But of course Joshua and his listeners know that God’s promise has now come to fruition.

The Mystifying Ways of God

Still it wasn’t all plain sailing was it? “4I assigned the hill country of Seir to Esau, but Jacob and his sons went down to Egypt.” Do you ever ask yourself why is it that God’s people seem to suffer while unbelievers seem to flourish? Esau gets to inherit his bit of land while Jacob and his offspring end up in slavery. It’s a mystery isn’t it? But notice that the Scriptures don’t brush over the reality of life in a fallen world. Sometimes bad things happen to God’s people and all we can do is to continue to trust God to keep his promises as he works out his plan his own way. We might ponder that when we think about our current circumstances as a Parish.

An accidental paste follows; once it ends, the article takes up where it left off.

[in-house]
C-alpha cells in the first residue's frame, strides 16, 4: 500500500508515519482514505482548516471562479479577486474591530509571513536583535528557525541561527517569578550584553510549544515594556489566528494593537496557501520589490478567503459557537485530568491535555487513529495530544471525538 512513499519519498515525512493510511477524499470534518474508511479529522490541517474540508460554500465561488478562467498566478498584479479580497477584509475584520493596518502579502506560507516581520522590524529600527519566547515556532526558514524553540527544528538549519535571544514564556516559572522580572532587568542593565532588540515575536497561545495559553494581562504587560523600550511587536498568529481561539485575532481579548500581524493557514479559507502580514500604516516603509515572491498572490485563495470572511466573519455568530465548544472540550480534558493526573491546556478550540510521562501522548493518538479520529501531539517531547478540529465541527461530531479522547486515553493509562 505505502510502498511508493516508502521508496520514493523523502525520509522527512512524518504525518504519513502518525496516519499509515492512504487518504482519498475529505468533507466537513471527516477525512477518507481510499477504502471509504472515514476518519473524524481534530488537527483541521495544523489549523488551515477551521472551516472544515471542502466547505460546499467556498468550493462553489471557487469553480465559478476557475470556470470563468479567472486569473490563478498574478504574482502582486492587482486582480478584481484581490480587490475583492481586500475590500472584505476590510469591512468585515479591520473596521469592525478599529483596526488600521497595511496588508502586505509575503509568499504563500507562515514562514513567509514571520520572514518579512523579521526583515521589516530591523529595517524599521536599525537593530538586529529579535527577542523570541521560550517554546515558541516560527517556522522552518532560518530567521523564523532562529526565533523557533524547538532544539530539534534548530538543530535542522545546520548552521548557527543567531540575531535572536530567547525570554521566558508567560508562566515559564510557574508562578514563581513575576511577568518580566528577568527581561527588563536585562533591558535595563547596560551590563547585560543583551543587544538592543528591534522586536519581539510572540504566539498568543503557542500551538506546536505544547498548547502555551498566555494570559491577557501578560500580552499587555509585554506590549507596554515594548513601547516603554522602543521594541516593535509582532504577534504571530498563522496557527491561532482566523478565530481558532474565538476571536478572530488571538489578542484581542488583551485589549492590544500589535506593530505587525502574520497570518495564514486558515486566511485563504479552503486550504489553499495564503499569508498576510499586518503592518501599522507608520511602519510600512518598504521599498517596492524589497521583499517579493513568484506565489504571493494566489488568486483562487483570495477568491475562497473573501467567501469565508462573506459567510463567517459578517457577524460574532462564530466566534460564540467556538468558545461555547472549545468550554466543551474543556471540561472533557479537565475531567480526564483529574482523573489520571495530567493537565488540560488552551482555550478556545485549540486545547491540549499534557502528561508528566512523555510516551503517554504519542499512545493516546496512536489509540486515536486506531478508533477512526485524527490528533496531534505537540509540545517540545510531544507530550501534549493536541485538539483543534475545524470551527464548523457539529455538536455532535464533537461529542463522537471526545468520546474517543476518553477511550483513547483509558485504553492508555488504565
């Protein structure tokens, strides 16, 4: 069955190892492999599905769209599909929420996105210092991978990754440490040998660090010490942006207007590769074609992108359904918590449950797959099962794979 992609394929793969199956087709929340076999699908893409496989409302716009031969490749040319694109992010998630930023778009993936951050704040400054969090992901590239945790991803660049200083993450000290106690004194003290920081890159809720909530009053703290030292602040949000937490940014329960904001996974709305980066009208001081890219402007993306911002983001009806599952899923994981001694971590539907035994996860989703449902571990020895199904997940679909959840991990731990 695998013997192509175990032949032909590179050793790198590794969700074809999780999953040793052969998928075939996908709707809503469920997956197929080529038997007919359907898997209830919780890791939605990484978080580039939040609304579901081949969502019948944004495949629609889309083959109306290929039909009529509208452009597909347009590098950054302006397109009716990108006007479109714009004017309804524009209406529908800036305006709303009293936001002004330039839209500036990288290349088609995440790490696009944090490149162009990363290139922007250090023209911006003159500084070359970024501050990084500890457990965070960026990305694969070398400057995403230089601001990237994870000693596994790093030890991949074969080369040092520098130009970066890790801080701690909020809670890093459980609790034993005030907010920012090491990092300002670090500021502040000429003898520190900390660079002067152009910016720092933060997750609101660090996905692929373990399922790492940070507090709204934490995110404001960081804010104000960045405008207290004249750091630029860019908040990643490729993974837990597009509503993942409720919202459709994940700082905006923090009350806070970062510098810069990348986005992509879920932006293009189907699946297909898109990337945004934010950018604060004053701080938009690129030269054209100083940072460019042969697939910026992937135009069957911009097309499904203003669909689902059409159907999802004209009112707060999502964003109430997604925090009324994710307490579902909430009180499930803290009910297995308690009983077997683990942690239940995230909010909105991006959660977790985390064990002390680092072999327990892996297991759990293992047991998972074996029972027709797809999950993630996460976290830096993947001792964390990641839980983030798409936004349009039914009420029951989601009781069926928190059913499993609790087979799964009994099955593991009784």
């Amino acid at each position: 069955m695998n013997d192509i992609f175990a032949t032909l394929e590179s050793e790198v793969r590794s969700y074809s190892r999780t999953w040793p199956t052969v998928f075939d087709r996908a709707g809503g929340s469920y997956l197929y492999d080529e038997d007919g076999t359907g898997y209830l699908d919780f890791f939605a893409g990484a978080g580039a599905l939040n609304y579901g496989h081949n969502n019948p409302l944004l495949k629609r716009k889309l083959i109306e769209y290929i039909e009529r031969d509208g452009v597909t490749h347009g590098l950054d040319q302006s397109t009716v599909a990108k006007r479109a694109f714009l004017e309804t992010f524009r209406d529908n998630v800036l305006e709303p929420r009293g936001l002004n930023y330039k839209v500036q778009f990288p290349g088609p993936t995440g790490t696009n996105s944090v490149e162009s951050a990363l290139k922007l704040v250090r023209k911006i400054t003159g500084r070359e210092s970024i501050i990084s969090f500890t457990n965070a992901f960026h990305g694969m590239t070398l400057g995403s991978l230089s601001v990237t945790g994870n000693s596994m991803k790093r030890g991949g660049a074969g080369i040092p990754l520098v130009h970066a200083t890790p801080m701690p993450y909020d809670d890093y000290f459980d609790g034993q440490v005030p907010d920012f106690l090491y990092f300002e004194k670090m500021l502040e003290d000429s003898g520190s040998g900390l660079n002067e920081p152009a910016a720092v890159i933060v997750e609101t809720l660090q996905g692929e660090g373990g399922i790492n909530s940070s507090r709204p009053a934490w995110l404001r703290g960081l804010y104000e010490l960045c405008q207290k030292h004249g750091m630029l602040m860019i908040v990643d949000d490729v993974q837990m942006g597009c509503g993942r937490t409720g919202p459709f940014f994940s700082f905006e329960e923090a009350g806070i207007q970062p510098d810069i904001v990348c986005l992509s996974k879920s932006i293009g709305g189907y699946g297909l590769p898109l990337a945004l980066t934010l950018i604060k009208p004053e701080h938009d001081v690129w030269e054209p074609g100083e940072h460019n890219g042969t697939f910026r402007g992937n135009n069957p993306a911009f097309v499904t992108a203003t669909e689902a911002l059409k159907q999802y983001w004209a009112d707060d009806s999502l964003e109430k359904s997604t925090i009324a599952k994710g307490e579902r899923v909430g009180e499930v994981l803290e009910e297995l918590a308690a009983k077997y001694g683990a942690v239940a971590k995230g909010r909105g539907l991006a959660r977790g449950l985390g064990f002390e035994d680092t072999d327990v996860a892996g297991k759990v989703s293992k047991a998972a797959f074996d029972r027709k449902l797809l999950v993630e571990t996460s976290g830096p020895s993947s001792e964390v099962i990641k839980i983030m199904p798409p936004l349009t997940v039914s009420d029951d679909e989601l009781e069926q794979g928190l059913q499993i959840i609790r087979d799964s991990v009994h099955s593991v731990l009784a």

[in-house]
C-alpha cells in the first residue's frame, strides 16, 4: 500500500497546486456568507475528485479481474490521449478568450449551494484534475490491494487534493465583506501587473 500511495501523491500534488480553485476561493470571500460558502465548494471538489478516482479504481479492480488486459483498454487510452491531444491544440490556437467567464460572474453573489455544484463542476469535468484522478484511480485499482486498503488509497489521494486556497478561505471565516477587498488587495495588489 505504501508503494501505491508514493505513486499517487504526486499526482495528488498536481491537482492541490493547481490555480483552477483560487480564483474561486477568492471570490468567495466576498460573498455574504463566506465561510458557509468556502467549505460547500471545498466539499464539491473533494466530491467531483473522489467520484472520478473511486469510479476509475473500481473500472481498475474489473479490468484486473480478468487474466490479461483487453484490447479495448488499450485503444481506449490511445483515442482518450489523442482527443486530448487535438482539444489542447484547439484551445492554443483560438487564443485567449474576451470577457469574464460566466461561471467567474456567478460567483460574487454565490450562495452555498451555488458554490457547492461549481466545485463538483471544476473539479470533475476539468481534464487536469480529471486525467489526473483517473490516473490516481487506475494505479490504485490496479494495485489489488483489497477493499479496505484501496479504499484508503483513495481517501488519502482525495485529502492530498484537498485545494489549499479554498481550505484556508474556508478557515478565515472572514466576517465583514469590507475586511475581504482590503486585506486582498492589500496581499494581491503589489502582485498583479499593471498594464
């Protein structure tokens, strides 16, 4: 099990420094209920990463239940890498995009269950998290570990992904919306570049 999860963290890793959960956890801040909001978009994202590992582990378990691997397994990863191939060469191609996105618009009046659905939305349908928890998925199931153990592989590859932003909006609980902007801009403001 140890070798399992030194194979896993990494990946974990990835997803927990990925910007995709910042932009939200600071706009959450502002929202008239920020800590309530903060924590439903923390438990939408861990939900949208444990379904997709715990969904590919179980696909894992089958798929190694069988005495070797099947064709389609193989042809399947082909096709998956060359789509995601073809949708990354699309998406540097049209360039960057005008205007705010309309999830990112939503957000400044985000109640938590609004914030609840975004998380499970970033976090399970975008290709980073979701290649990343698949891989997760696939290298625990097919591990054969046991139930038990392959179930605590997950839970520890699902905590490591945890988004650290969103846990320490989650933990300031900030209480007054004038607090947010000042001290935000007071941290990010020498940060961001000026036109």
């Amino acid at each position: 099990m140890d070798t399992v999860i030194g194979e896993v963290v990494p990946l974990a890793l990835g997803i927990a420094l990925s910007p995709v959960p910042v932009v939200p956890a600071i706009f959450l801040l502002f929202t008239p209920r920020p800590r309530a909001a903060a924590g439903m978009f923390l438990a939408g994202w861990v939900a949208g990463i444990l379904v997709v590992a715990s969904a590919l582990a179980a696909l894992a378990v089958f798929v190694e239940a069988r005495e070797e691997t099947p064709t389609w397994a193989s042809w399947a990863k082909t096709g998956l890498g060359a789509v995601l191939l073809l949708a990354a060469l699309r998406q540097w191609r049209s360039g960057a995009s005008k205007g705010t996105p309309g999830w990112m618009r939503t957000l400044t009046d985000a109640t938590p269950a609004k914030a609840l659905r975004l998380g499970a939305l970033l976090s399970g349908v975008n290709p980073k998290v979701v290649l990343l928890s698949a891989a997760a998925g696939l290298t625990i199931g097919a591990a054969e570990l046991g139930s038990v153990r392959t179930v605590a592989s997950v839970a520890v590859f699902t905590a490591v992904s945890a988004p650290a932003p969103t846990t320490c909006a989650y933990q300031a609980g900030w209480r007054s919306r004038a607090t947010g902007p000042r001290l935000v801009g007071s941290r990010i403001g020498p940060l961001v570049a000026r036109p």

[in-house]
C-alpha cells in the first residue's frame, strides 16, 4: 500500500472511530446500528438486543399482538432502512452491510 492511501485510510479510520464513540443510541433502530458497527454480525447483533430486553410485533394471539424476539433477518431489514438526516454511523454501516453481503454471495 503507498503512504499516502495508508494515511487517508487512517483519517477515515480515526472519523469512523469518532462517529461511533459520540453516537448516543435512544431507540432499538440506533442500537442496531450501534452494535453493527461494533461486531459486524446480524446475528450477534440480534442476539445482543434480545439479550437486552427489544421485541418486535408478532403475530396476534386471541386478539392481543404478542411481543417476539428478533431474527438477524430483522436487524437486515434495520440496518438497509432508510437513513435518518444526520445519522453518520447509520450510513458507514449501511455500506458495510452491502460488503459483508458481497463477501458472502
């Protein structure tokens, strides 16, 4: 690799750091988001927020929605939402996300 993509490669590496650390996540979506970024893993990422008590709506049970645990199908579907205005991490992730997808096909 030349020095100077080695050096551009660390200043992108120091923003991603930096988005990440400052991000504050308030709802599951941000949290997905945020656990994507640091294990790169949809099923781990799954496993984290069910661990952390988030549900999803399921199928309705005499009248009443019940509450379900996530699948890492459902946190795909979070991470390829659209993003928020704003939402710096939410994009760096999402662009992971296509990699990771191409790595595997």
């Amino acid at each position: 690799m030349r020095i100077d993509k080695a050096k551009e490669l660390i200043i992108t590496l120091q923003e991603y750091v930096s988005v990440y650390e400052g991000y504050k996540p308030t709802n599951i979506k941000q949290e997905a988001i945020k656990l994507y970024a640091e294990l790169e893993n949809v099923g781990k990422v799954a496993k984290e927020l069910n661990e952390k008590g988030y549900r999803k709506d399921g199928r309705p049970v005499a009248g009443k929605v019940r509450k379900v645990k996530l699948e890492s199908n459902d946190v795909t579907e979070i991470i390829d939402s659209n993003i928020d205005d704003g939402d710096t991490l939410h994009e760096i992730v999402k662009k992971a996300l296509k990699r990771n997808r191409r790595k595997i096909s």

The Manifest Power of God

Well they can now see that God has kept his promise. He lists the ways God’s power has been shown in rescuing his people out of Egypt and bringing them to the promised land.

He called Moses and Aaron to lead the people. He sent plagues on the Egyptians; he saved them through the Red Sea; he showed his sovereign power by destroying the chariots of the Egyptians; he destroyed the Amorites on the other side of the Jordan; then Jericho and the rest of the land.

Notice that in this long list of conquests, it’s God who’s done it all. He’s driven out their enemies before them. “12I sent the hornet ahead of you, which drove them out before you”. Then he reminds them that they were in the wilderness a long time. Why? To remind them that for forty years he protected and provided for them when they were unable to provide for themselves.